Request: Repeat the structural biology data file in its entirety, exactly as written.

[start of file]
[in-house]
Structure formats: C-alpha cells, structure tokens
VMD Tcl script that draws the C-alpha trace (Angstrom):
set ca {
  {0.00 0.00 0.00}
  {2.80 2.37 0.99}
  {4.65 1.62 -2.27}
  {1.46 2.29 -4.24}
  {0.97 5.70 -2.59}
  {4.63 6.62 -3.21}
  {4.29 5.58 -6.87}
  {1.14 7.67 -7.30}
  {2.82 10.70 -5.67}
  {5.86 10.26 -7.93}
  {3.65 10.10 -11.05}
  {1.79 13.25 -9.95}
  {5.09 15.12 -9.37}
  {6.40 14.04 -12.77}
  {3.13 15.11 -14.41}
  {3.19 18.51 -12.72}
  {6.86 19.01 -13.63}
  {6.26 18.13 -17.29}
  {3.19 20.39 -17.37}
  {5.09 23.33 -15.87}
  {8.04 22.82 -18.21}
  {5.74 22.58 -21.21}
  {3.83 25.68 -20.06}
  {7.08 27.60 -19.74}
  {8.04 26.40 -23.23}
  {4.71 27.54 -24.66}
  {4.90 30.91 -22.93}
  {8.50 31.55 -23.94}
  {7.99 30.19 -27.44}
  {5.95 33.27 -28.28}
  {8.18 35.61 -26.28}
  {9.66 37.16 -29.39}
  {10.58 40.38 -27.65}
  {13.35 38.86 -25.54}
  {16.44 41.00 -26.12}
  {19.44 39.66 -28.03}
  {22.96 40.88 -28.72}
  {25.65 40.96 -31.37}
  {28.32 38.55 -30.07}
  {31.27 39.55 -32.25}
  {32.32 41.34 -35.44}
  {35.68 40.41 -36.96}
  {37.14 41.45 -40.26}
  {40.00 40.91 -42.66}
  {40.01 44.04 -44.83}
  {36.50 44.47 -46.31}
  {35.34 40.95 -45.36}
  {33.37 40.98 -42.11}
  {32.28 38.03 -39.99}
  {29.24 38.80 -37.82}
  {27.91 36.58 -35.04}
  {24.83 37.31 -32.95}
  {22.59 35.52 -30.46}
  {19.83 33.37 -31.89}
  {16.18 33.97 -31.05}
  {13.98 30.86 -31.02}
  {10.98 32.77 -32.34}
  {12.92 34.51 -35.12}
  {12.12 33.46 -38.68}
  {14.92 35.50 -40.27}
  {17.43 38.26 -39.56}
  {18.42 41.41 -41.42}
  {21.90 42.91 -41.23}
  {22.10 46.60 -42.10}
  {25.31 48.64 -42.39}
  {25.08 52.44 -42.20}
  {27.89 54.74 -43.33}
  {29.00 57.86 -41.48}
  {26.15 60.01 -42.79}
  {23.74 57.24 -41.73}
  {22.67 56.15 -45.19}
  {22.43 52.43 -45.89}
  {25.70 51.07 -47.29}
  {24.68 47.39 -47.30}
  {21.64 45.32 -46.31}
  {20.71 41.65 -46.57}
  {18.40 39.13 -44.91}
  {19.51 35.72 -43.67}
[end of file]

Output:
[in-house]
Structure formats: C-alpha cells, structure tokens
VMD Tcl script that draws the C-alpha trace (Angstrom):
set ca {
  {0.00 0.00 0.00}
  {2.80 2.37 0.99}
  {4.65 1.62 -2.27}
  {1.46 2.29 -4.24}
  {0.97 5.70 -2.59}
  {4.63 6.62 -3.21}
  {4.29 5.58 -6.87}
  {1.14 7.67 -7.30}
  {2.82 10.70 -5.67}
  {5.86 10.26 -7.93}
  {3.65 10.10 -11.05}
  {1.79 13.25 -9.95}
  {5.09 15.12 -9.37}
  {6.40 14.04 -12.77}
  {3.13 15.11 -14.41}
  {3.19 18.51 -12.72}
  {6.86 19.01 -13.63}
  {6.26 18.13 -17.29}
  {3.19 20.39 -17.37}
  {5.09 23.33 -15.87}
  {8.04 22.82 -18.21}
  {5.74 22.58 -21.21}
  {3.83 25.68 -20.06}
  {7.08 27.60 -19.74}
  {8.04 26.40 -23.23}
  {4.71 27.54 -24.66}
  {4.90 30.91 -22.93}
  {8.50 31.55 -23.94}
  {7.99 30.19 -27.44}
  {5.95 33.27 -28.28}
  {8.18 35.61 -26.28}
  {9.66 37.16 -29.39}
  {10.58 40.38 -27.65}
  {13.35 38.86 -25.54}
  {16.44 41.00 -26.12}
  {19.44 39.66 -28.03}
  {22.96 40.88 -28.72}
  {25.65 40.96 -31.37}
  {28.32 38.55 -30.07}
  {31.27 39.55 -32.25}
  {32.32 41.34 -35.44}
  {35.68 40.41 -36.96}
  {37.14 41.45 -40.26}
  {40.00 40.91 -42.66}
  {40.01 44.04 -44.83}
  {36.50 44.47 -46.31}
  {35.34 40.95 -45.36}
  {33.37 40.98 -42.11}
  {32.28 38.03 -39.99}
  {29.24 38.80 -37.82}
  {27.91 36.58 -35.04}
  {24.83 37.31 -32.95}
  {22.59 35.52 -30.46}
  {19.83 33.37 -31.89}
  {16.18 33.97 -31.05}
  {13.98 30.86 -31.02}
  {10.98 32.77 -32.34}
  {12.92 34.51 -35.12}
  {12.12 33.46 -38.68}
  {14.92 35.50 -40.27}
  {17.43 38.26 -39.56}
  {18.42 41.41 -41.42}
  {21.90 42.91 -41.23}
  {22.10 46.60 -42.10}
  {25.31 48.64 -42.39}
  {25.08 52.44 -42.20}
  {27.89 54.74 -43.33}
  {29.00 57.86 -41.48}
  {26.15 60.01 -42.79}
  {23.74 57.24 -41.73}
  {22.67 56.15 -45.19}
  {22.43 52.43 -45.89}
  {25.70 51.07 -47.29}
  {24.68 47.39 -47.30}
  {21.64 45.32 -46.31}
  {20.71 41.65 -46.57}
  {18.40 39.13 -44.91}
  {19.51 35.72 -43.67}